What helps: Again, make sure you have a good latch. Drink plenty of water and fluids. These seemed to be directly correlated with my diet. If I didn’t drink enough, if I’d gotten busy and not eaten well or had alot of greasy food (can we say pizza?), then I would inevitably get one of these. Lecithin. It works so well that I take one pretty much everyday to keep the blebs at bay. It can be found at any store that sells vitamins. Apply heat and massage while you nurse to try and work it out or open it up. You can “pop” it, but it may or may not help. This has helped mine a few times, but mostly, I feel like it just opens it up for bacteria. Keep your nipples moisturized. Sounds funny, right!? Some people pay lots of money for wrinkle cream, and I say a good nipple cream is worth it’s weight in gold! 😜 Keep those girls moisturized and keep on nursing! They will eventually “work themselves out”.

Weaning: When it’s time to wean, your baby will let you know. I have fed all my babies for around a year, some a little longer, but I’ve always known when it was time to wean. I will say this is probably different for everyone, but this is my experience. If you want to feed your baby until they are 3, go for it, if you don’t, go for it! Your baby, your business. Your child will give you cues that they want to nurse for food or comfort. As they get older (over 1 year of age), I don’t turn them away, but I don’t offer unless they have shown signs that they want to nurse. As your child grows, they will gradually nurse less and less over time and in my opinion, this is the best scenario for you both. That way you don’t have any engorgements and they still feel safe and comforted. My kids have gradually cut back until they are only breastfeeding before nap and bedtime. This way they, are mostly nursing for comfort and when the time comes, something else can be replaced to comfort them at bedtime. Again, this is different for everybody, but a gradual tapering off has been the best for me and my kids.

Sore Nipples: Mostly this is a problem early on in breastfeeding for me, when the nipples are “toughening”, but anyone can experience soreness from time to time due to dryness, cracking, biting, or long nursing sessions. Out of necessity, as with most of my home remedies, I made my own cream because of dry, cracked, and sore nipples. You can check it out here.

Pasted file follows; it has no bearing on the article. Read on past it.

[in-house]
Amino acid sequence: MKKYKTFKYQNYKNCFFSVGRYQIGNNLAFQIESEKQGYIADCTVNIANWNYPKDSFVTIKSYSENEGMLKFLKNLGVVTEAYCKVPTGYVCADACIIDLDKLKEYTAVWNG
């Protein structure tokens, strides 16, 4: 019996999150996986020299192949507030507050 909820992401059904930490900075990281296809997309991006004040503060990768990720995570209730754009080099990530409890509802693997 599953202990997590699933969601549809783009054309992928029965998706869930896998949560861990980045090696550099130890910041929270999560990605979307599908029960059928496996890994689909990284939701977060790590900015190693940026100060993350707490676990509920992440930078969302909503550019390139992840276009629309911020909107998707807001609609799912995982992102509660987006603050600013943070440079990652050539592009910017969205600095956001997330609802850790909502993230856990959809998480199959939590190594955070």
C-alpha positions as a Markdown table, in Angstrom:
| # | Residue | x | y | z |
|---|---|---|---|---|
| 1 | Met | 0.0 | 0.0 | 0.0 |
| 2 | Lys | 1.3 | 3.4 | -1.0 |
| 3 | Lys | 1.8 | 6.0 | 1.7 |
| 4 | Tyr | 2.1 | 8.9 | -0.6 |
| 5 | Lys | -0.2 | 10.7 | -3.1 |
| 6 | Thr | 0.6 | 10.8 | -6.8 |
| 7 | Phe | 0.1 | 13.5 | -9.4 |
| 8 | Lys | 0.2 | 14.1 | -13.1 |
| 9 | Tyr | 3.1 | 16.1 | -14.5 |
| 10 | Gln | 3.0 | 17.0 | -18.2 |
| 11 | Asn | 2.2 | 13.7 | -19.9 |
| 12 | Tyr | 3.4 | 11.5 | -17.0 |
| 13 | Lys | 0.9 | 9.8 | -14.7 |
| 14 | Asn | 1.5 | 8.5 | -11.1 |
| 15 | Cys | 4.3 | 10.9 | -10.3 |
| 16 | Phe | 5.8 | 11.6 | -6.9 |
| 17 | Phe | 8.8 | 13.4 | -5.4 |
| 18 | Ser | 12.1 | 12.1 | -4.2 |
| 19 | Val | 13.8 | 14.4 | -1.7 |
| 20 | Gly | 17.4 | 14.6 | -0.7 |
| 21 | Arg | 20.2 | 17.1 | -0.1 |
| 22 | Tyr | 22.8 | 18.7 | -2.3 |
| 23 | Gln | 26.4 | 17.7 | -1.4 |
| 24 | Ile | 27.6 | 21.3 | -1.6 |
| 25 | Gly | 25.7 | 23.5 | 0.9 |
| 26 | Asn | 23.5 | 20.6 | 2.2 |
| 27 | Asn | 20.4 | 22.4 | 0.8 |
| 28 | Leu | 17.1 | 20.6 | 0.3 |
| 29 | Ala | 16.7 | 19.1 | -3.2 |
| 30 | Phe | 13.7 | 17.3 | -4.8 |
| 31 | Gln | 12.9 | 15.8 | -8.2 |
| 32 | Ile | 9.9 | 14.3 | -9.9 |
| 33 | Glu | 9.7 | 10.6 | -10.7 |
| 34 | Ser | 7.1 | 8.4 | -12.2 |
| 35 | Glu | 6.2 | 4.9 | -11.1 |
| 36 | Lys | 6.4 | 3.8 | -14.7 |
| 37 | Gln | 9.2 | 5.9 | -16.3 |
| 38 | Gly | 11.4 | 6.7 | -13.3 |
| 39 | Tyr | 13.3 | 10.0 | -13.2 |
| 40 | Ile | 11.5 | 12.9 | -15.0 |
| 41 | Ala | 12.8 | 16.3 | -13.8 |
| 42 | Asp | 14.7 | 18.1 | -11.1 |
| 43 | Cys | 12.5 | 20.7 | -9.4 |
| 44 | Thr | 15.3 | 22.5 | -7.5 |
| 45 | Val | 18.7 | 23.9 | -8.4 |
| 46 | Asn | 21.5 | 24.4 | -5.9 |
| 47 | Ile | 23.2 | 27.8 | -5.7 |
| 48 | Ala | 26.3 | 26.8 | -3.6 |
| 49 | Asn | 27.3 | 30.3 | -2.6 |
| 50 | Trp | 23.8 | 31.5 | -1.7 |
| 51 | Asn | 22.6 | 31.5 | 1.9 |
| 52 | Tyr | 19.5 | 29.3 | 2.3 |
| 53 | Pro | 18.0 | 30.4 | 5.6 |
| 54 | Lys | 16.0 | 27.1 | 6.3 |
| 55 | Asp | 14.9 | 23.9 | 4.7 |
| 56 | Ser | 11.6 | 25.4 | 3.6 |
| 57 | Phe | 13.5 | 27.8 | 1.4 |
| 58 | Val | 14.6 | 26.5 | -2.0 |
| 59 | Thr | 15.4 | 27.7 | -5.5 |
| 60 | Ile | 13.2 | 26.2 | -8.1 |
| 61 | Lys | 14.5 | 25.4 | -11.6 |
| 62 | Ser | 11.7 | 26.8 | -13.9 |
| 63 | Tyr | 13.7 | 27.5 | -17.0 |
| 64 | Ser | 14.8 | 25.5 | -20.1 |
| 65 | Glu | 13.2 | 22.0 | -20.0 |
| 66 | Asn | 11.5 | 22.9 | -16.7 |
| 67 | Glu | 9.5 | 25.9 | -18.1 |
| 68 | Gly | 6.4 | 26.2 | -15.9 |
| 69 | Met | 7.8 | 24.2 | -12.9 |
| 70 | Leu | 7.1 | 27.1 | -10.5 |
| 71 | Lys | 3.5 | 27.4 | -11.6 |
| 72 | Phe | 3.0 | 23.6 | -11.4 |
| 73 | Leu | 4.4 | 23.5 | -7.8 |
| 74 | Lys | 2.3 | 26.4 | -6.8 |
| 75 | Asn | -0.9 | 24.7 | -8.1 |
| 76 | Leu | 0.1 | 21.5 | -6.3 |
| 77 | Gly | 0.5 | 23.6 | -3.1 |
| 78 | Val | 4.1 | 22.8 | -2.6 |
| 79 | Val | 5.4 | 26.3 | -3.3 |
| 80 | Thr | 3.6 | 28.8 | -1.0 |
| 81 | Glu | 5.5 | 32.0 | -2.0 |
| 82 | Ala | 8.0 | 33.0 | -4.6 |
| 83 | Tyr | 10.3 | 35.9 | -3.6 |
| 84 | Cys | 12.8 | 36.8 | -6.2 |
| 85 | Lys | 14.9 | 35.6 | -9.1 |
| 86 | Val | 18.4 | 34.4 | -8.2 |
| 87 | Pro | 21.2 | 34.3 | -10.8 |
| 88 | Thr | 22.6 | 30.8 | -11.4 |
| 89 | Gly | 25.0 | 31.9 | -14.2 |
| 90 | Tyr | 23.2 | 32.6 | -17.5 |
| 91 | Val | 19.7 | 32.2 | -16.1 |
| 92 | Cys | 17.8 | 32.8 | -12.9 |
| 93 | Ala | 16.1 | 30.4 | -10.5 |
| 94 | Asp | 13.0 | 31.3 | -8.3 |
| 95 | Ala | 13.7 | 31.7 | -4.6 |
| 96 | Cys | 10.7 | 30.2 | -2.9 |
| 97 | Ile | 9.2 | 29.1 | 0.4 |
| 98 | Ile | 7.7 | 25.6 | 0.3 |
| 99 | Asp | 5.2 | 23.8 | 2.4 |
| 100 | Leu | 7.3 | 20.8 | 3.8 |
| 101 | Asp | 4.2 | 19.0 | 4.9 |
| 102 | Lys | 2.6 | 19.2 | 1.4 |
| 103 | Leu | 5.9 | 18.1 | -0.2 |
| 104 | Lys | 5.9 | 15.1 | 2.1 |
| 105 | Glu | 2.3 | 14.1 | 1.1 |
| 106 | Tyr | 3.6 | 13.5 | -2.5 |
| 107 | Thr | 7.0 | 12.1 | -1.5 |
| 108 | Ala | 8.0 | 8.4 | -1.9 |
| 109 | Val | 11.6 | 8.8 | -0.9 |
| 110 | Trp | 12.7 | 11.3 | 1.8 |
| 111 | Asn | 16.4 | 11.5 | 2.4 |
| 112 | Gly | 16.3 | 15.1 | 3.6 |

What helps: Breastmilk is magic! Putting some breastmilk on your nipples after feedings can help. It is antibacterial and provides plenty of moisture! Keep them moisturized with a good nipple cream. Make sure the latch is good. Again, think “open wide”. 😉 Change up positions frequently to avoid friction on specific parts of your nipple. Gel pads and compresses are always helpful to me and sooth soreness. Also, realize that more than one factor can be causing sore nipples and it may take a little time to figure out what is the root problem. In the mean time, my advise is to keep a good latch and moisturize!

FIND SUPPORT! Whether it be from friends or family members, professional lactation consultant, or a group through the La Leche League, support is SO important! I have been blessed that I had a very great and supportive lactation consultant early on, and I am 100% sure that if I hadn’t had her advice and answers to my unending questions, I would never have been successful at breastfeeding. So find your support, find your people!

Breastfeeding through all the stages!

MY FAVORITES: (supplies for breastfeeding)

My favorite nursing bra without underwire– I’ve tried ALOT of nursing bras with my 7 kids, but this is one of my most favorites! It is supportive without underwire, soft, and super comfortable. It has also held up really well through a lot of washes and wear.

Easy and Delicious Lactation Cookies: These are super easy to make and taste good too! RECIPE HERE!

Best nursing tops– These are THE BEST! I’ve had alot of nursing tops over the years, but this style is by far my favorite. They are extra long so they cover plenty of my postpartum belly. They are also really stretchy so they fit no matter what stage of postpartum my body is in. And they are surprisingly supportive for a full bust size without underwire that may cause irritation.

My FAVORITE leggings– These have been a lifesaver for me post partum. You can imagine what my stomach muscles are like after 7 pregnancies, so these are supportive but not uncomfortable. They are high quality and have lasted through all my washes. I have literally worn them at least 4-5 days a week since I gave birth in July. They are thick and soft, but not too hot. They come up really high so they give support AND hide my belly while nursing, but unlike others they don’t roll and fall down. They stay in place all day no matter what activities I’m doing and I don’t have to constantly tug and pull on them. In my opinion, every new Mama needs these!

My favorite nursing nightgown– It is super soft and comfy and makes nighttime nursing SO easy.

Lactation Tea– You can check out what I made here. Or you can always purchase the ingredients at a health food store or online and make your own! I like to use Mountain Rose Herbs. If you are making your own, make sure you have reusable tea bags. I love these for all kinds of tea and have truly gotten my money’s worth out of them! You can find them HERE.

Gel Nursing Pads– These are so good for when you first start breastfeeding and have some soreness. These can be put in the freezer and used cool to help soothe your breasts for a variety of reasons.